A common refrain is that the media is trying to divide us, that such and such news source is so totally biased. How about a more realistic assessment? That media outlets are businesses that get paid when people stick around for the advertisements or get addicted enough to pay for a subscription. What seems to captivate people is conflict, the more specific and personal, the better. In other words, the media is in the entertainment business. If they don’t think they’re in the entertainment business, they will be outcompeted for ratings by organizations that do resign themselves to that depressing philosophy.

The media cares about neither the monumentally consequential nor the transparently trivial nor anything in between. They care about what keeps you glued to the screen during the commercial break or what gets you to fork over money to get past a paywall. That’s their business model. If in today’s news, a ship of eight hundred refugees sank leaving no survivors, and a celebrity threw dramatic shade at another celebrity, the latter wins the chyron because that’s where the entertaining interpersonal conflict lies.

This isn’t really a critique of the media but rather an observation of what people want out of any content. The human mind seems to be naturally drawn to sudden changes and personal disputes, not statistics and gradual trends. The brain just doesn’t care about persistent plights that were here yesterday and will be here tomorrow. So, we don’t get a special report on a famine in Somalia because we’d readily change the channel. Booooorrringgg.

If there is valid criticism of the media, it’s if they purport to be in the investigative journalism business and not the entertainment business. It’s if they profess to be the actual fourth estate, a veritable peer of the legislative branch, and not a functional sitcom. It’s if they suggest that the reports they put forth are an exclusive and exhaustive collection, albeit summarized, of all that is worthy of our concern. Such claims may well be an effective marketing tactic, a motivating rallying cry for the industry’s underpaid cast and writers, or plausible deniability for lacking the moral high ground.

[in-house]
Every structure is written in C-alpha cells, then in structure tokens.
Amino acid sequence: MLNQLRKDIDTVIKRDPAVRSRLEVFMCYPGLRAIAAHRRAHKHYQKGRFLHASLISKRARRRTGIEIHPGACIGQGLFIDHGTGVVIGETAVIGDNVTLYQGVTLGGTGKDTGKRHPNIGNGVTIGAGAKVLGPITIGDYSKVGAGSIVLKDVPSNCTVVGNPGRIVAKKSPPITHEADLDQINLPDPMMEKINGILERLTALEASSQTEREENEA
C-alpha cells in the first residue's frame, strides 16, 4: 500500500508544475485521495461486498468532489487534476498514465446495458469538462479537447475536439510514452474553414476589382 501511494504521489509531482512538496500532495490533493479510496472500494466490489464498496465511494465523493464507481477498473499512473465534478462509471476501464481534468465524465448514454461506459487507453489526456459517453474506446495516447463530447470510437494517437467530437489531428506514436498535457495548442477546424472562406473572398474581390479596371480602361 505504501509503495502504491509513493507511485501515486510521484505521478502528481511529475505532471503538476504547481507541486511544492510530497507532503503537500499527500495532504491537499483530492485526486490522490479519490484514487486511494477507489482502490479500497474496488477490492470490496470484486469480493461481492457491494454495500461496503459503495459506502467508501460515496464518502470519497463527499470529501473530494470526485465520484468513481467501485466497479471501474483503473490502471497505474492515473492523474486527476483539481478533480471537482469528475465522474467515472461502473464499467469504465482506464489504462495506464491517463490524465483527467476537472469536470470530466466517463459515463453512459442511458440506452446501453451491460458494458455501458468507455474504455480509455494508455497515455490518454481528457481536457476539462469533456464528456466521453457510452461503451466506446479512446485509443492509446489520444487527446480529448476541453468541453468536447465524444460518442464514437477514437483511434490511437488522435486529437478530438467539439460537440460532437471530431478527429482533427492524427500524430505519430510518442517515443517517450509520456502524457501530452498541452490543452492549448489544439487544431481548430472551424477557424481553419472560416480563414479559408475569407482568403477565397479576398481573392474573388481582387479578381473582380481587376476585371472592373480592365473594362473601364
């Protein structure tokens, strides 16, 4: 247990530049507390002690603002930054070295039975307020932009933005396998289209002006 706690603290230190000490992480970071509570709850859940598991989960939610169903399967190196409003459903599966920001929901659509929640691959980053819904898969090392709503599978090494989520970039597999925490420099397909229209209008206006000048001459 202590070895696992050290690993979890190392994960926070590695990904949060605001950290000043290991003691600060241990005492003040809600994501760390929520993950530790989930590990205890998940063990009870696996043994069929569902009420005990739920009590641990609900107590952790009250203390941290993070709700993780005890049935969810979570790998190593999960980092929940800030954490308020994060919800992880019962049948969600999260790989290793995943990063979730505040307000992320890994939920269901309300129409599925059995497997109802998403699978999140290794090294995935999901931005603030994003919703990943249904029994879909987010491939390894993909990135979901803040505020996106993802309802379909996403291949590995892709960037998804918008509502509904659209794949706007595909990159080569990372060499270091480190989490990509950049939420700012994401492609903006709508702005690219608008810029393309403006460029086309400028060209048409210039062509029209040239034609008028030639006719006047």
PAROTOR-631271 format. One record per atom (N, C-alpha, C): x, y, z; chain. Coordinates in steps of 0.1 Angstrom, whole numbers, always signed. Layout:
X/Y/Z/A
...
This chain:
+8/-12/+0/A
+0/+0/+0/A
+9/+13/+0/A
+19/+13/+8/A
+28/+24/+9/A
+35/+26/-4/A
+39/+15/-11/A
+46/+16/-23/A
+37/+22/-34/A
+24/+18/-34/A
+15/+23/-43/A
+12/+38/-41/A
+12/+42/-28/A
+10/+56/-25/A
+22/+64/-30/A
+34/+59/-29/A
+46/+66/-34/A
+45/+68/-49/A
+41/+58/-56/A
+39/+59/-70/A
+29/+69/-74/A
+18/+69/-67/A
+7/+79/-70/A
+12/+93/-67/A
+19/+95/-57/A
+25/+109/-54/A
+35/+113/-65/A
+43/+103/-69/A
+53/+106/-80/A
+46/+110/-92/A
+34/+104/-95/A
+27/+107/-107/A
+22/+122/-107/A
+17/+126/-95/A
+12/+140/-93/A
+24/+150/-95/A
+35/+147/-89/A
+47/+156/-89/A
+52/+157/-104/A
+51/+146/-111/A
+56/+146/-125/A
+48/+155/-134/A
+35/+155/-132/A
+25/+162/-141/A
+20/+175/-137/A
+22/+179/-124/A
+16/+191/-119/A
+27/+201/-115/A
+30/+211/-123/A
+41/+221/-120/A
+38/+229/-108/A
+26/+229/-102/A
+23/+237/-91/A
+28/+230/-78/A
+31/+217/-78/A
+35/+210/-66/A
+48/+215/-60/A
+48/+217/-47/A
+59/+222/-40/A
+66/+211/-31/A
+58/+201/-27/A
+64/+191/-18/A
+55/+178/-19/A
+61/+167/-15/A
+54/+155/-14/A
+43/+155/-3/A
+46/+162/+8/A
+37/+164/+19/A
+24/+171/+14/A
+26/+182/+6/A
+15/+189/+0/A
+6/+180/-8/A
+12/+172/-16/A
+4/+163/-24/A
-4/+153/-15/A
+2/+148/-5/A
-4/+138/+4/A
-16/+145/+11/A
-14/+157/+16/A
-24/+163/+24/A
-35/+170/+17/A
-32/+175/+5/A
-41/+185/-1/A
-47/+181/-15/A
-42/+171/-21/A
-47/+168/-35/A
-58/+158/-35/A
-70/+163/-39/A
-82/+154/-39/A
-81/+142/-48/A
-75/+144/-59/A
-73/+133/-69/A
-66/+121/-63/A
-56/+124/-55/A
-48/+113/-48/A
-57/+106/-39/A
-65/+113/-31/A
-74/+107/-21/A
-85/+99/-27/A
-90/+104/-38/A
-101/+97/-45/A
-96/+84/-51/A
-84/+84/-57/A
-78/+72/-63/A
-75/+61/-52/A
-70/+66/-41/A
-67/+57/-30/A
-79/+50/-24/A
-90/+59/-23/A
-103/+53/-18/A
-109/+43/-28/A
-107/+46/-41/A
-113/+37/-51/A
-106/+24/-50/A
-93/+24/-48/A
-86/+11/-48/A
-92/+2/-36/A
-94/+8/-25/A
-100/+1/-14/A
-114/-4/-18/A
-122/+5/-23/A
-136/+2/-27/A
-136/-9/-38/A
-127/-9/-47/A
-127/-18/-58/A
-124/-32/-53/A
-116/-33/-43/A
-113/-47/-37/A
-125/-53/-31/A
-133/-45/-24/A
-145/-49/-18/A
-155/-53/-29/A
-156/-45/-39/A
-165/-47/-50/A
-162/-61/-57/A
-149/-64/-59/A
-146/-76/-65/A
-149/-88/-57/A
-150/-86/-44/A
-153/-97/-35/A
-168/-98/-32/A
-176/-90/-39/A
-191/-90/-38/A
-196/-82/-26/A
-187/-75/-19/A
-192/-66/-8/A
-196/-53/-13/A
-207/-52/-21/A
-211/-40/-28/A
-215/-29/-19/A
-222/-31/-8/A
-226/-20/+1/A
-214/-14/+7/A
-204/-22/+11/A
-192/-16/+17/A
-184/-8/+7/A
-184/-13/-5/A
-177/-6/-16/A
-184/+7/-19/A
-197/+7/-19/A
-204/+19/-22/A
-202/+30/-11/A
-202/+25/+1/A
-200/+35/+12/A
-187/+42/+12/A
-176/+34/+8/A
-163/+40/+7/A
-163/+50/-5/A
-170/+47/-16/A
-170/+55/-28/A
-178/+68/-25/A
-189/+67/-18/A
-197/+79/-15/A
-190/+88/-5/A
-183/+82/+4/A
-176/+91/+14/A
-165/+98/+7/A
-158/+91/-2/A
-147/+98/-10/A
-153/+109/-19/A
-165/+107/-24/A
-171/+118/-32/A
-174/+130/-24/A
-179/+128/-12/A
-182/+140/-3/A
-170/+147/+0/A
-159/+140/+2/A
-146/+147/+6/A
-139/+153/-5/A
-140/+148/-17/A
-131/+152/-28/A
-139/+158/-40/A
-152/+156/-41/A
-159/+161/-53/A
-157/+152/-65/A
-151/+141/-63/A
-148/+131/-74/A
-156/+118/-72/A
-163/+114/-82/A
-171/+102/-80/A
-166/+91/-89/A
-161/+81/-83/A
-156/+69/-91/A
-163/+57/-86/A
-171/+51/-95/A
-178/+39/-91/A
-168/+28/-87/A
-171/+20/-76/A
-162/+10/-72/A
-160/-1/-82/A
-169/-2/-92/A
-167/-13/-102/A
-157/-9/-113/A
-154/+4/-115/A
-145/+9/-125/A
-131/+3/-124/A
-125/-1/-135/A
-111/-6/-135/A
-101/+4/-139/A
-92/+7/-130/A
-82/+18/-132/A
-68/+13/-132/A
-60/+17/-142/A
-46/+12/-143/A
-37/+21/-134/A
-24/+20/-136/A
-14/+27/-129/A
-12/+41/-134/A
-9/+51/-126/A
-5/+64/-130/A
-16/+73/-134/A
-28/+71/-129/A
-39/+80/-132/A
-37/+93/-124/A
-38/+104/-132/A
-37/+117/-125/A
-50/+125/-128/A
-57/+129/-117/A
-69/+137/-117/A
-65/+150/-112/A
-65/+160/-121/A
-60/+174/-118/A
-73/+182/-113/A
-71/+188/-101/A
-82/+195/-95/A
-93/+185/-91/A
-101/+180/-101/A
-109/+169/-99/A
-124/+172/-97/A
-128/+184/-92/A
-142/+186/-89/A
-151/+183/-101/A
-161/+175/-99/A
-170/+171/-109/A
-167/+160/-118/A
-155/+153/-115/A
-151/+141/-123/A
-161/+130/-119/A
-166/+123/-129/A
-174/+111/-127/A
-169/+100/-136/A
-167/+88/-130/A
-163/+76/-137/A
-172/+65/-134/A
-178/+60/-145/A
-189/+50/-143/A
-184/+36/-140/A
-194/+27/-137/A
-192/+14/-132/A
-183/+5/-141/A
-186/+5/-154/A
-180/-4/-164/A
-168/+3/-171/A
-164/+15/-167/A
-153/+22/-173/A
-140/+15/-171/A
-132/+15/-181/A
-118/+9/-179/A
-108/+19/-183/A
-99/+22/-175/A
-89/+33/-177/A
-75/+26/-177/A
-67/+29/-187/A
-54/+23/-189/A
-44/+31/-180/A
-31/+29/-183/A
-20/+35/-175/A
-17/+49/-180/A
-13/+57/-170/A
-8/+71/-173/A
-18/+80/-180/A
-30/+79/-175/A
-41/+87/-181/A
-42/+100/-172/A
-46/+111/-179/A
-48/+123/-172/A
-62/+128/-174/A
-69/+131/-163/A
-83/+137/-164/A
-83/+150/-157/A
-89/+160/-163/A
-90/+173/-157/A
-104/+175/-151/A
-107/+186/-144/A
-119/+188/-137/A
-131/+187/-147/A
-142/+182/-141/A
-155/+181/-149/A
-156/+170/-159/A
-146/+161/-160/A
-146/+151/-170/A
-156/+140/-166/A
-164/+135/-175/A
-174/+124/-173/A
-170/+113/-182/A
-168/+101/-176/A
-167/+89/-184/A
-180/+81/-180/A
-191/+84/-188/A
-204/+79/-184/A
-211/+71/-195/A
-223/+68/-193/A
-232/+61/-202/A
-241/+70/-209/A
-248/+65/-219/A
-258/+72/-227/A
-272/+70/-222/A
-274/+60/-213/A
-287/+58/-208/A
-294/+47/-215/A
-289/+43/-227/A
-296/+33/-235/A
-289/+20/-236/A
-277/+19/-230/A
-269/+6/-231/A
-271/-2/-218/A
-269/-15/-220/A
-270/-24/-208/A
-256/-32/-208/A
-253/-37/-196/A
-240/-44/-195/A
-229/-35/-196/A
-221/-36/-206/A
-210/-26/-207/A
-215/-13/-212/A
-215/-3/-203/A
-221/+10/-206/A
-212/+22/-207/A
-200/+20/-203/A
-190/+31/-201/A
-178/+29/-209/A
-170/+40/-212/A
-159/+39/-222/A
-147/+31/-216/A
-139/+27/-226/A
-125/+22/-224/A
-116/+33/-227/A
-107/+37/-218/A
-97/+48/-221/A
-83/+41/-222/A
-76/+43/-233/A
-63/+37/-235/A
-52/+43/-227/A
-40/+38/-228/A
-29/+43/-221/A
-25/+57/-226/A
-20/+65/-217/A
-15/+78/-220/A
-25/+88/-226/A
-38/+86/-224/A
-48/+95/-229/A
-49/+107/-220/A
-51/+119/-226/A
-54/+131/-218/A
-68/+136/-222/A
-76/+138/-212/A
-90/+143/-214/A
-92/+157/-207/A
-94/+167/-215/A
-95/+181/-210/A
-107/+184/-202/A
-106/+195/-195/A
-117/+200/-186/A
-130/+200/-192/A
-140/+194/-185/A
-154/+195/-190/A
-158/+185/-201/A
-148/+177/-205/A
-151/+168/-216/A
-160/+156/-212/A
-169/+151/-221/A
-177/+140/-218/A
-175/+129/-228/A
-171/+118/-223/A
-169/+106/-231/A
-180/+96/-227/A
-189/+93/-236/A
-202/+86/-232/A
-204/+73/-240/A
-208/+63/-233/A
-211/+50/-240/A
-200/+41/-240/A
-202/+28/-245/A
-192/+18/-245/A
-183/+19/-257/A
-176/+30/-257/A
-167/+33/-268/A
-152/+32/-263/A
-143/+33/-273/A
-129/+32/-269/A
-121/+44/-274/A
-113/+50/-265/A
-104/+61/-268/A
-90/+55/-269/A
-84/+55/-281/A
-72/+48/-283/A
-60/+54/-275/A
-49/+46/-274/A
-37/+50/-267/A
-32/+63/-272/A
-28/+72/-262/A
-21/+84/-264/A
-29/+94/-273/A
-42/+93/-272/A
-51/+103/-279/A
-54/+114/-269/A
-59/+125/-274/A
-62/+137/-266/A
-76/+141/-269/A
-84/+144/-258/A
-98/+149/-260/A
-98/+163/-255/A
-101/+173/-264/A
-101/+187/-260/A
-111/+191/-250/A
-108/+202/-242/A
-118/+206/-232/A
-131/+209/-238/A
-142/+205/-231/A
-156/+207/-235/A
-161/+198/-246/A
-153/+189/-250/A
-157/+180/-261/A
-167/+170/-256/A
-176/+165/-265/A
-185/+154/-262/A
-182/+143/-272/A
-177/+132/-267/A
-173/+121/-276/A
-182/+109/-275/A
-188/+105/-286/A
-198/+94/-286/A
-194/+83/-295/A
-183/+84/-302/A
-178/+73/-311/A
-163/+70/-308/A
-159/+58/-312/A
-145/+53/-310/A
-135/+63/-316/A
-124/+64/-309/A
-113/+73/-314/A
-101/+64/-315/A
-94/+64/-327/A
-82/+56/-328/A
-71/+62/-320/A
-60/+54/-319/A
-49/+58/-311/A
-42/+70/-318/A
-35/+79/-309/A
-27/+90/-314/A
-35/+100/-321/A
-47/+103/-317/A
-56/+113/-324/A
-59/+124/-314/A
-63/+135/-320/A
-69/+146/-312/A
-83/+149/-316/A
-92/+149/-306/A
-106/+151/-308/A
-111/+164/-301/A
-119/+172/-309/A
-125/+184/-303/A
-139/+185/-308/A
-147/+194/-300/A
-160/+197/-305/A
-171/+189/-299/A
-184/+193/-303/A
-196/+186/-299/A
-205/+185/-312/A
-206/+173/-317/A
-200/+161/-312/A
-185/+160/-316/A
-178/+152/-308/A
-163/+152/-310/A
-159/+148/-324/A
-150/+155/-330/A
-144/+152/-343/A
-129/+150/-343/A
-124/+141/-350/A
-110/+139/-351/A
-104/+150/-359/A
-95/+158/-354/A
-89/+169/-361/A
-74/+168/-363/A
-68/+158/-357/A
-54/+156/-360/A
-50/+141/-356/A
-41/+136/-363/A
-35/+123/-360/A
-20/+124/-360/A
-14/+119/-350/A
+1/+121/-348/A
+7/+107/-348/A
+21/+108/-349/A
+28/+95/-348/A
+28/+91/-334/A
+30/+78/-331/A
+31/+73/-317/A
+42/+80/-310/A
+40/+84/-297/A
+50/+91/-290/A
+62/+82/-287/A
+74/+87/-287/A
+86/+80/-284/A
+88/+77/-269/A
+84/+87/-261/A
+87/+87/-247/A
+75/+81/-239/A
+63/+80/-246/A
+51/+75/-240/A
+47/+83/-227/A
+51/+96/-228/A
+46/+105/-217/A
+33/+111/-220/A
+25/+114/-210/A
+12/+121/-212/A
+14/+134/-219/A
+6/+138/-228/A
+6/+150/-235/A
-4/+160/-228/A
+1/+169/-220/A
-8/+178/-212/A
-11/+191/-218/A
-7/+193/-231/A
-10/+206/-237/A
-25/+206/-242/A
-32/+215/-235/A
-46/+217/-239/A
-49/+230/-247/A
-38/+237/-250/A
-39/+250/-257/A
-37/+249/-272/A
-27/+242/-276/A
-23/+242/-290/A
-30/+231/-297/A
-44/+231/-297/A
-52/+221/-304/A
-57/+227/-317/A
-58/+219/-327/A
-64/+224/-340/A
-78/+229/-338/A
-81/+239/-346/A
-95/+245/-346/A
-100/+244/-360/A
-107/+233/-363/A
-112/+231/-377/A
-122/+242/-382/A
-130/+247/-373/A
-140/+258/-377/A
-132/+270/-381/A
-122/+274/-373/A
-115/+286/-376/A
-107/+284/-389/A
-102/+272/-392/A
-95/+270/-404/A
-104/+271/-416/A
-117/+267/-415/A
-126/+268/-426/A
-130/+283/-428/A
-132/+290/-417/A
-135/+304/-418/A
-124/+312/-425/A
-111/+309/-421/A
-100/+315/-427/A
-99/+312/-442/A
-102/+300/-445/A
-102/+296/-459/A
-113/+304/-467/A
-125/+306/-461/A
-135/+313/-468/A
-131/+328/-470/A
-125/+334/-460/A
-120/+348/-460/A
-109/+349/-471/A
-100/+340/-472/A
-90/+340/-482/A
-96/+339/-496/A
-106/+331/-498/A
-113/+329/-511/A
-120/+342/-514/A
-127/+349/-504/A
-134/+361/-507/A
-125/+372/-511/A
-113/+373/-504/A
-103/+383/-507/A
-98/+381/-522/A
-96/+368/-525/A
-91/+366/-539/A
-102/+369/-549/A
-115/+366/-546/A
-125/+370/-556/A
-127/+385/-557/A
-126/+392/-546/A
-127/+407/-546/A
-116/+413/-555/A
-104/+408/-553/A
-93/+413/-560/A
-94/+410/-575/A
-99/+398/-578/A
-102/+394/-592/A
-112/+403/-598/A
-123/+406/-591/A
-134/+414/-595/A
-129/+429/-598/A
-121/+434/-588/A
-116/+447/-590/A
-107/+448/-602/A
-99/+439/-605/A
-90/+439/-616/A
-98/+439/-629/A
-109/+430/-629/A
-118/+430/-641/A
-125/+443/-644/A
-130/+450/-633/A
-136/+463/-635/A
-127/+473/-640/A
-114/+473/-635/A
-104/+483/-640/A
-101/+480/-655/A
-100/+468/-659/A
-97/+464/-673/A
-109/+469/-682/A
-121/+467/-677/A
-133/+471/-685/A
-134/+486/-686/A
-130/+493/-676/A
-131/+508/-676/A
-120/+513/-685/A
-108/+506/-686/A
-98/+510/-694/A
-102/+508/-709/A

But it’s not what the market wants, and it’s not what keeps them in business. It’s also not fucking true.

All of this is unsurprising. Imagine a bunch of great apes in the jungle, who, over five million-odd years, very gradually became aware that there exists more to the world than just their local jungle, that their species is made up of more than their few local chest-thumping tribes. Then one day, these primates developed the ability to chisel the day’s headlines into stone. And shortly thereafter, the hominids developed the capability of beaming any and all raw data and synthesized information to and from any corner of the Earth and beyond at the speed of light.

All of the world’s deeply complex, often horrifying, rapidly changing information would become entirely available to these apes, all the time, all at once. Their brain biology couldn’t possibly have had a chance to catch up. One might even forgive them for exclusively using this awesome technology for the purposes of voyeurism and entertainment. That’s obviously our story.

So, we’re still rapt by conflicts and metaphorical shit-slinging. We don’t turn to the media to process the contributors to income inequality, the destabilization of marine ecology, the gradual spread of pestilence and desertification in far-away parts of the world. We don’t instinctively care about such slow-moving, far-reaching trends because our minds never evolved to process or be stimulated by that. We go to the news to feel excitement and fear from the comfort of our homes, and we’re given what we want.

That’s our fault, maybe. That’s the cerebral cortex’s fault, maybe. That’s evolution’s fault, maybe. But you know whose fault it isn’t? The media’s. They’re just trying to make it in show business.